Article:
It probably wasn’t Russia that sabotaged its own, brand new, never used, pipeline they were hoping to earn money from. So, who has an interest in ensuring Europe can’t physically reverse the energy sanctions? And have the markets already priced in the coming winter of energy furloughs?

  8. The coming winter is shaping up to be unbelievably brutal, probably the worst one the continent of Europe has seen since the late 1940’s.

    Straight question – is this a weather forecast or an economic forecast?

  9. Won’t a devalued Pound boost UK exports of goods and services, make imports more expensive thus increase in purchases of domestic produced goods, both of which will maintain or boost UK production and prevent job losses or increase labour demand? Won’t it increase inward investment? Won’t it all increase economic activity?

    This is bad because…. ?

  10. BiFR – I spoke too soon.

    The Torygraph:

    Europe suspects Russian sabotage after ‘unprecedented’ damage to Nord Stream gas pipelines to Europe
    Investigations begun in Denmark, Sweden and Germany after three gas leaks in Nord Stream pipelines from Russia in just one day

    So the story now is, Russia – which could simply turn off the gas anytime they want to, and which has been publicly urging Germany to turn on NordStream 2 – bombed its own strategic industrial infrastructure for… reasons. Possibly because Putin is Hitler, or Double Hitler, or wherever he falls on the Hitler Scale this week. There’s no actual evidence for any of this, but it’s what the Torygraph is going with.

    But accident seems to be being ruled out:
    A German security official told Bloomberg the evidence suggested a violent act. German newspapers reported sources saying the leaks were as a result of a “targeted attack”

    And it probably wasn’t Ukraine:
    The Tagesspiegel newspaper quoted an insider involved in German federal investigations into the leak, who said such an act of sabotage could only be carried out by special forces and with the help of a submarine.

    A rather important point that gets buried in the text:
    Europe now faces a winter without Russian gas.

    That’s the money shot, btw. If the saboteurs did their work properly, they’ve just done more damage to European industrial capacity in a single day than the RAF managed throughout much of WW2. This is a far more sophisticated and effective terrorist attack than 9/11. Should really be the top news item, but I expect it’ll be quickly memory holed in favour of screeching autistically at Liz and Kemi.

  11. Bloke in North Dorset

    Slightly OT.

    How about this for dynamic pricing.

    I made my exchange rate post above from the coffee shop of a Rewe supermarket in a small town called Nordheim, SW of Heilbronn. Just before we turned in to the supermarket Mrs BiND noticed diesel in petrol station on the other side of the road was €1,98.9/l.

    Not bad and as I needed to refill we went to the garage after coffee. When we got there the price had fallen to €1,97.9/l. Not a great saving but on 80l enough to pay for one of the beers I had bought.

    As I was filling up I looked at the forecourt sign and the price had gone up to €2,03.9. A quick check of the pump confirmed I had the lower price.

  12. So the story now is, Russia – which could simply turn off the gas anytime they want to, and which has been publicly urging Germany to turn on NordStream 2 – bombed its own strategic industrial infrastructure for… reasons.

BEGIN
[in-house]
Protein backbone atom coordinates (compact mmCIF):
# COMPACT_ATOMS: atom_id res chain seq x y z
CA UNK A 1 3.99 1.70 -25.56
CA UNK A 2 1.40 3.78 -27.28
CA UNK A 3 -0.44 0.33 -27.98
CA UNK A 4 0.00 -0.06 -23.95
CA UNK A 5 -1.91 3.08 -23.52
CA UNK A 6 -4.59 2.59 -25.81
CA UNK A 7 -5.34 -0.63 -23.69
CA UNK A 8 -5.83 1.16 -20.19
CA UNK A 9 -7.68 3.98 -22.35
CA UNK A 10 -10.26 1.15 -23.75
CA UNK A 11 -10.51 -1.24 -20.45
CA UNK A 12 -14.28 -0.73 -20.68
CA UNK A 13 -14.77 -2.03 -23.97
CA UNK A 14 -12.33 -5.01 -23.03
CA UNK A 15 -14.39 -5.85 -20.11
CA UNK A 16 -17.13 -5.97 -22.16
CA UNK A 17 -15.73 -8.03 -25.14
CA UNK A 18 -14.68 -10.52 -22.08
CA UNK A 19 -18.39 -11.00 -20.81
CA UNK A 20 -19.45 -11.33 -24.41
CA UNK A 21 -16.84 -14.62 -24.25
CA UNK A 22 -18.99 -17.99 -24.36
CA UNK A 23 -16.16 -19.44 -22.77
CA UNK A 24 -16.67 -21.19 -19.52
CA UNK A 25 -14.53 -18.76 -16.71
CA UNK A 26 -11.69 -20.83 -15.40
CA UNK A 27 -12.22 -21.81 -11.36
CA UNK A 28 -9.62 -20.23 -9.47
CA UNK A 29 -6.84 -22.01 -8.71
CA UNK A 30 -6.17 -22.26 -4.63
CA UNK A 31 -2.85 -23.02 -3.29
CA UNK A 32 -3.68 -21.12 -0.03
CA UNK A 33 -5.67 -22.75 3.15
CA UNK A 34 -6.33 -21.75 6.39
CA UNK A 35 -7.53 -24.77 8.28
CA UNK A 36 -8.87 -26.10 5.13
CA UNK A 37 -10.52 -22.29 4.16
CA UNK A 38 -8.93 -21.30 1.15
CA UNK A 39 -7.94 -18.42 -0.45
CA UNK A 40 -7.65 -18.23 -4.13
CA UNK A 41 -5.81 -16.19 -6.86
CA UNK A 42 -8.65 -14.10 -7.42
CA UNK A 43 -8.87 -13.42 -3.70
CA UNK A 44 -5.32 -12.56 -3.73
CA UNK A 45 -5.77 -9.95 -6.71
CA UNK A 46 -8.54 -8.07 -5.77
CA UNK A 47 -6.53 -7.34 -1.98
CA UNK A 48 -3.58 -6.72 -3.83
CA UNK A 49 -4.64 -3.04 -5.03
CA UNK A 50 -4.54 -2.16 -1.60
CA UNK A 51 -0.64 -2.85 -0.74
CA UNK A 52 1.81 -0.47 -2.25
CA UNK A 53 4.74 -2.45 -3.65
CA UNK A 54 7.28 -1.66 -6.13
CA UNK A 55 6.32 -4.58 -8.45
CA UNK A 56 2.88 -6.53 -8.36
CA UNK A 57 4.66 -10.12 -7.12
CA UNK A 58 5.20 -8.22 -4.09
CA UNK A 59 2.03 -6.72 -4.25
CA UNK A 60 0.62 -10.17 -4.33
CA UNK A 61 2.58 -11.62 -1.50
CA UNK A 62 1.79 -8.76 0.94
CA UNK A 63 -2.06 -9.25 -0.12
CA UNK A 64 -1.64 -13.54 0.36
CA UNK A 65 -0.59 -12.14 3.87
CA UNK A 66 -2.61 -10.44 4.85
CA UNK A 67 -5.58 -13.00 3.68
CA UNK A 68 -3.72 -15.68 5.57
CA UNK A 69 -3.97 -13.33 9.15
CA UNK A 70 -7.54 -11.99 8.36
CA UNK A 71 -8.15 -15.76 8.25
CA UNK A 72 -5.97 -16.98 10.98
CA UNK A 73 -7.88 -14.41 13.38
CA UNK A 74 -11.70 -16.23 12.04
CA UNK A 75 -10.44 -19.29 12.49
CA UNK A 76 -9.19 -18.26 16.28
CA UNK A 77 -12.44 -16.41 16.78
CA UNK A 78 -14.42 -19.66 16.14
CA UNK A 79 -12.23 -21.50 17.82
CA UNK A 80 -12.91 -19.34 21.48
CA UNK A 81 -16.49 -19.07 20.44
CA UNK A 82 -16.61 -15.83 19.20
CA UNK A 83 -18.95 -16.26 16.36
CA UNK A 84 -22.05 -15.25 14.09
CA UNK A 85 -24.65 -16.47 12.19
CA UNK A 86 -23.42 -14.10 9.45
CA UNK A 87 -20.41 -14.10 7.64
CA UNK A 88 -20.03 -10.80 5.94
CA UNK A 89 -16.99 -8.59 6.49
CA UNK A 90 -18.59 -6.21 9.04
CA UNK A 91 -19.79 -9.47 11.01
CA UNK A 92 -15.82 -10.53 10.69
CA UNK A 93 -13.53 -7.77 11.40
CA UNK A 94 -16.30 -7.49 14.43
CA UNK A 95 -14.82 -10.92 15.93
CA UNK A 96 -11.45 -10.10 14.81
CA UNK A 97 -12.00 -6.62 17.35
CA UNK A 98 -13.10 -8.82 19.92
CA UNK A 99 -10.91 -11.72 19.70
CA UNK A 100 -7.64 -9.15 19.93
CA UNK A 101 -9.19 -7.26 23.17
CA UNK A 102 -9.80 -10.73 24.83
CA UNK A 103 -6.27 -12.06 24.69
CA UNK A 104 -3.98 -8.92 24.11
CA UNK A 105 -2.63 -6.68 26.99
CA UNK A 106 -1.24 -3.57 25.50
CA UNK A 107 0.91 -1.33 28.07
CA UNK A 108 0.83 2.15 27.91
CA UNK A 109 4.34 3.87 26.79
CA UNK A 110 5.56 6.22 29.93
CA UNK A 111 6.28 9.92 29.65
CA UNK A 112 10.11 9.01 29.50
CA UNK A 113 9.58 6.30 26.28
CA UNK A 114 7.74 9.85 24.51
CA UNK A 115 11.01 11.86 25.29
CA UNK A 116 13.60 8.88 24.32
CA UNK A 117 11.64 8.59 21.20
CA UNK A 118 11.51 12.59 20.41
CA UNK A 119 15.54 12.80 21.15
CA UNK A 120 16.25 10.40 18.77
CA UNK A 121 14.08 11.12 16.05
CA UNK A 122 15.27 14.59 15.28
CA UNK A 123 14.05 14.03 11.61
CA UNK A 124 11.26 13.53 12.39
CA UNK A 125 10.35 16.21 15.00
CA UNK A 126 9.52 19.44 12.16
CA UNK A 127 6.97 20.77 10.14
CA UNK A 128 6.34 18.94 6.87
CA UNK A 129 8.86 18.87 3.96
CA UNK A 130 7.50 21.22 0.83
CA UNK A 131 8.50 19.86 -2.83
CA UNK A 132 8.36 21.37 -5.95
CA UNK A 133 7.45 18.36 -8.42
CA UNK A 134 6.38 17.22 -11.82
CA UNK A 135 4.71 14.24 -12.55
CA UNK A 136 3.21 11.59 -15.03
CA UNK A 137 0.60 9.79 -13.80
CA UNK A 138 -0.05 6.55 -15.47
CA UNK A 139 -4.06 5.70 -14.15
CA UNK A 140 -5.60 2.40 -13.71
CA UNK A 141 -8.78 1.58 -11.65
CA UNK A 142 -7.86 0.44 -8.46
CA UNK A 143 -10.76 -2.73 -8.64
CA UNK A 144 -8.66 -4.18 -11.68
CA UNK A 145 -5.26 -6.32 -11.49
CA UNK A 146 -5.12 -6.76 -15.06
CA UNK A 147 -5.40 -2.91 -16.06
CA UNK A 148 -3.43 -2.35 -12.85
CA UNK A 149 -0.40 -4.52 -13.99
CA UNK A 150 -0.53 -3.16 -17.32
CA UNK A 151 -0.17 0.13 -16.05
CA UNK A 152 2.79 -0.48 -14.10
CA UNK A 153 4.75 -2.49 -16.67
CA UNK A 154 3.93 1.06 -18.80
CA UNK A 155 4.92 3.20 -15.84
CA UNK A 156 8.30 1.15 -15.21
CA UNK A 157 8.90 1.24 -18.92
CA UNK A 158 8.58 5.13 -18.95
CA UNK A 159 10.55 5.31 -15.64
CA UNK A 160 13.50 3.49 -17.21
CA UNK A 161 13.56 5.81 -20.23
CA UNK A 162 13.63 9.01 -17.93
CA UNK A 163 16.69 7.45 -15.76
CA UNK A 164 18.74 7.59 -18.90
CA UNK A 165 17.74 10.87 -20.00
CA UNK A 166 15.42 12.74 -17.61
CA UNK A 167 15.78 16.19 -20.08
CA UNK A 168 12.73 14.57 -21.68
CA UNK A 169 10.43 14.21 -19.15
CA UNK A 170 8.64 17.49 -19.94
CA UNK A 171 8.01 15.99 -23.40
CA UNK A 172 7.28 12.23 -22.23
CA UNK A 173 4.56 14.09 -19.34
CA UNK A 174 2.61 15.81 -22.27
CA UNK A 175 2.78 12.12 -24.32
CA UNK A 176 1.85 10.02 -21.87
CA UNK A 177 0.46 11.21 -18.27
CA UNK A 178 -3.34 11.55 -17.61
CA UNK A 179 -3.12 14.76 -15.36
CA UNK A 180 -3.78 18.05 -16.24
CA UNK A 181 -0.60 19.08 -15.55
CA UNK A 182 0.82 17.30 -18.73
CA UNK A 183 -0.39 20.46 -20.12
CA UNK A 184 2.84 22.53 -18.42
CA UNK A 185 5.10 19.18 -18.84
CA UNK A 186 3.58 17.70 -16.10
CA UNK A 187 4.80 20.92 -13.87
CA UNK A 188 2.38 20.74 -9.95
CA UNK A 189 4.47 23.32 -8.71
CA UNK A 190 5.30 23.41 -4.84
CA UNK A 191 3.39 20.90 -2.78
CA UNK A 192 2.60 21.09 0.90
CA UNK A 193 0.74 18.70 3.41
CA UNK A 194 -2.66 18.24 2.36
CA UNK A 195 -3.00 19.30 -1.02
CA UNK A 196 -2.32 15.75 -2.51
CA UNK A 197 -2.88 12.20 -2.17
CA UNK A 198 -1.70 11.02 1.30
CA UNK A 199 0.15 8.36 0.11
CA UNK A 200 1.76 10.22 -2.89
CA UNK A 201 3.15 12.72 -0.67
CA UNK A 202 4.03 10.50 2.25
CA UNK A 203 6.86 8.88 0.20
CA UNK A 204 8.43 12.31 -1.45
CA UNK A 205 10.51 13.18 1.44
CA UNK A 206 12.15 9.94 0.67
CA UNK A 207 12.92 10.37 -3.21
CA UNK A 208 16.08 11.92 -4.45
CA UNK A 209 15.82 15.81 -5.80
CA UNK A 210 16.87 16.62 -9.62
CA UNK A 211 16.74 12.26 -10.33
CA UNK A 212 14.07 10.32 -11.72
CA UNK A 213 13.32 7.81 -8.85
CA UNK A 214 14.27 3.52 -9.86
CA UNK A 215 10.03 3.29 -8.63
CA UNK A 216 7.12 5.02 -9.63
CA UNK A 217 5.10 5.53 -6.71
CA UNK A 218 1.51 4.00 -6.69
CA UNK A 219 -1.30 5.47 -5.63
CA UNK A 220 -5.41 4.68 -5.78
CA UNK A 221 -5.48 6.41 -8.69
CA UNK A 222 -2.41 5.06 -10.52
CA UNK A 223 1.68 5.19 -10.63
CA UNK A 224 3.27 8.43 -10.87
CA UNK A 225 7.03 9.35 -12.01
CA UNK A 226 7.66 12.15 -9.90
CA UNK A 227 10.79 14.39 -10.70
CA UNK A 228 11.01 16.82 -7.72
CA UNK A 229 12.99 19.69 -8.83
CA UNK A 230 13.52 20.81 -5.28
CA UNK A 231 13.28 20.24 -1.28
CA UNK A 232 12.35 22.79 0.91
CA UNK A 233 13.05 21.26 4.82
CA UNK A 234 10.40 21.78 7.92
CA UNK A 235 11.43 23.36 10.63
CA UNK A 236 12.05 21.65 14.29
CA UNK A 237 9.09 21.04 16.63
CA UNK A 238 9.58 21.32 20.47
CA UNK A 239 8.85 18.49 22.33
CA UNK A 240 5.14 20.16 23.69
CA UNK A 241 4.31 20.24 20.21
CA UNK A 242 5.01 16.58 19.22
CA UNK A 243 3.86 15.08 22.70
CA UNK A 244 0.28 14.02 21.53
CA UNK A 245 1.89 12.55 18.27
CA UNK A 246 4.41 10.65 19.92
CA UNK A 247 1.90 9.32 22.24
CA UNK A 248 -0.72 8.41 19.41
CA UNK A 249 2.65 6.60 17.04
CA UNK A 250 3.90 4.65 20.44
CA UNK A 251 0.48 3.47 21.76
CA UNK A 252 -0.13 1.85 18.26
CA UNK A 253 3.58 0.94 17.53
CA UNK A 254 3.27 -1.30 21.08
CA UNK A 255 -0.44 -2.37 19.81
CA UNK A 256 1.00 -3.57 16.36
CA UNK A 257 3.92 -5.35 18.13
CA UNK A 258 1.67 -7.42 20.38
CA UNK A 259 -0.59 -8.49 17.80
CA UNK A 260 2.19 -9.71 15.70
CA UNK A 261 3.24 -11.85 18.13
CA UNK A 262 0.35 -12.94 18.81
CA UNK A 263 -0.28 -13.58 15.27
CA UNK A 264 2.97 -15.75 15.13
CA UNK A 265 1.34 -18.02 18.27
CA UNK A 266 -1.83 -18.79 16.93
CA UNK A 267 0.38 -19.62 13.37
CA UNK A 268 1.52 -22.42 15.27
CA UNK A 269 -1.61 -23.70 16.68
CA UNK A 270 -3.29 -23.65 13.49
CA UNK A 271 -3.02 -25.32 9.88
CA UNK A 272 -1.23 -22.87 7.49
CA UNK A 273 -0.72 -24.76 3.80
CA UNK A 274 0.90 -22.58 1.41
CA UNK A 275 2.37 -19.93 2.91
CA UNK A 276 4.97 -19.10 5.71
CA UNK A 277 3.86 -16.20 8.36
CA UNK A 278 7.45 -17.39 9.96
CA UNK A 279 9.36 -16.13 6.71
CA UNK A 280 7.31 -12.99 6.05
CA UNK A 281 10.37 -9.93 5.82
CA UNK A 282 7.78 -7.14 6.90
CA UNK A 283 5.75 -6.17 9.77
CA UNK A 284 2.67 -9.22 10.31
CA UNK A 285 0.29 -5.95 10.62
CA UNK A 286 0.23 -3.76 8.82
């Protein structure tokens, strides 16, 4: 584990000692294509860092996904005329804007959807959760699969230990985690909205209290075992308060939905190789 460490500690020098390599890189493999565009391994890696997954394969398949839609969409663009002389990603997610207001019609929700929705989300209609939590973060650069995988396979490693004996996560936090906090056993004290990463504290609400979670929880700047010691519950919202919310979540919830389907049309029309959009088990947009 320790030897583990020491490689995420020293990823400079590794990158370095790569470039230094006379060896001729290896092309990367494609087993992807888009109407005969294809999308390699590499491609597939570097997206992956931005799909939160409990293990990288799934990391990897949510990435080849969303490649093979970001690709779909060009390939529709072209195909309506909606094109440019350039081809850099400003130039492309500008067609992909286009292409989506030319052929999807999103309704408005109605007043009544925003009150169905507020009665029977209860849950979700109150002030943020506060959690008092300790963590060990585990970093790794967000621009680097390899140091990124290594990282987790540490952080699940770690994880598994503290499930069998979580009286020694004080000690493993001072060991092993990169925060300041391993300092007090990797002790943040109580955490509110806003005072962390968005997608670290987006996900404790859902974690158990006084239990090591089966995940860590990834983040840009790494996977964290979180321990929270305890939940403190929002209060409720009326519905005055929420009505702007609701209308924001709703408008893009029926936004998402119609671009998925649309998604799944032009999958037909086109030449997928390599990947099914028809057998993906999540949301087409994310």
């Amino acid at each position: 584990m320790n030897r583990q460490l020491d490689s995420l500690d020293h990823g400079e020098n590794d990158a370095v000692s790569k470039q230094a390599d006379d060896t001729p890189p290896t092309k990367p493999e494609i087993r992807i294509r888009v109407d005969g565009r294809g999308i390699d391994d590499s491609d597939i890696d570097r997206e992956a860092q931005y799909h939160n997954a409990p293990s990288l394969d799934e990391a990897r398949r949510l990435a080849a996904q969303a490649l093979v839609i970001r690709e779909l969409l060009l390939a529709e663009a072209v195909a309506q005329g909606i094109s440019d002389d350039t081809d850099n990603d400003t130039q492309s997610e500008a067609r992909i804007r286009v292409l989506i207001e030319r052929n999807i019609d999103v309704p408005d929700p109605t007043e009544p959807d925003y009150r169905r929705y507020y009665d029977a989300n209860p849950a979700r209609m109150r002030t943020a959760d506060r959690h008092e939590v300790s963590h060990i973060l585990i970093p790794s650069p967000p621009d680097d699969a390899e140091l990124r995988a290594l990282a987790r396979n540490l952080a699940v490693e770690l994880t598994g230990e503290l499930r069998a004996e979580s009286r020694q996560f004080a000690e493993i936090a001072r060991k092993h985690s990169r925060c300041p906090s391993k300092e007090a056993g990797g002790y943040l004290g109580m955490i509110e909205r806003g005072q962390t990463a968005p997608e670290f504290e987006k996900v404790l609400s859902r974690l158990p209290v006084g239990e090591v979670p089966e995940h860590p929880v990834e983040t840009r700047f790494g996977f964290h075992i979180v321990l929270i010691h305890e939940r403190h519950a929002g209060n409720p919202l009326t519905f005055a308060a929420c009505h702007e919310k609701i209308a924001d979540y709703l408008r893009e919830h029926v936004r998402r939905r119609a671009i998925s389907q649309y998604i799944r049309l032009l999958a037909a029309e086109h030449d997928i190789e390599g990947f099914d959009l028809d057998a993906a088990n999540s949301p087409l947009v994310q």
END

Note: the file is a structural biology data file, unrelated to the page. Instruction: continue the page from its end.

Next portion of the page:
I can think of a good reason. Europe (let’s call it the “West”) has been doing a pretty good job of shuffling supplies around to maximise storage and minimise the impact of Russia’s inevitable winter cut-off. If Russia can make a convincing case that the “West” just attacked its pipelines, then attacks on “Western” pipelines will be justified. So destruction of some or all of the various European undersea interconnectors seems imminent – either as real or invented retaliation. Winter just got colder, it seems.

    But obviously it was the Jews. Zelensky is a Jew and the Isra-ayelees have the means. The motivation is that they want us all dead. Because Jews, etc.

  13. If the saboteurs did their work properly, they’ve just done more damage to European industrial capacity in a single day than the RAF managed throughout much of WW2.

    Well, you’ve offered another, more straightforward, reason for it being the Russians.

    But it must be us, because reasons . . .

  14. Bloke in the Fourth Reich

    PJF et Al,

    Our coalition government wants to buy no Russian gas, close all nukes, and keep 1 coal power plant operational for the winter.

    Putting nordstream out of service for months relieves immense political pressure.

    The Russians are not likely suspects for aforementioned reasons. Why blow up your own leverage? At billions in costs assuming all is peace and light in a couple of years and the gas can flow again. The on/off tap turning to Germany is a carbon copy of what they did to Ukraine a few years ago.

    A further reason is that NATO will know every time a dolphin farts in the baltic, at least south and west of Kaliningrad. Its not likely an operation would go unnoticed. If the Russians even have a baltic sub fleet.

    I think the xhances of this being a Russian attack are less than 10%.

  15. Won’t a devalued Pound boost UK exports of goods and services, make imports more expensive thus increase in purchases of domestic produced goods, both of which will maintain or boost UK production and prevent job losses or increase labour demand? Won’t it increase inward investment? Won’t it all increase economic activity?

    This is bad because…. ?
    It depends on who you’re running the economy for the benefit of.* If it’s some manufacturing companies, some of who export, sure it’s good news. If you’re a consumer, it’s yet more inflation as the cost of imports rises.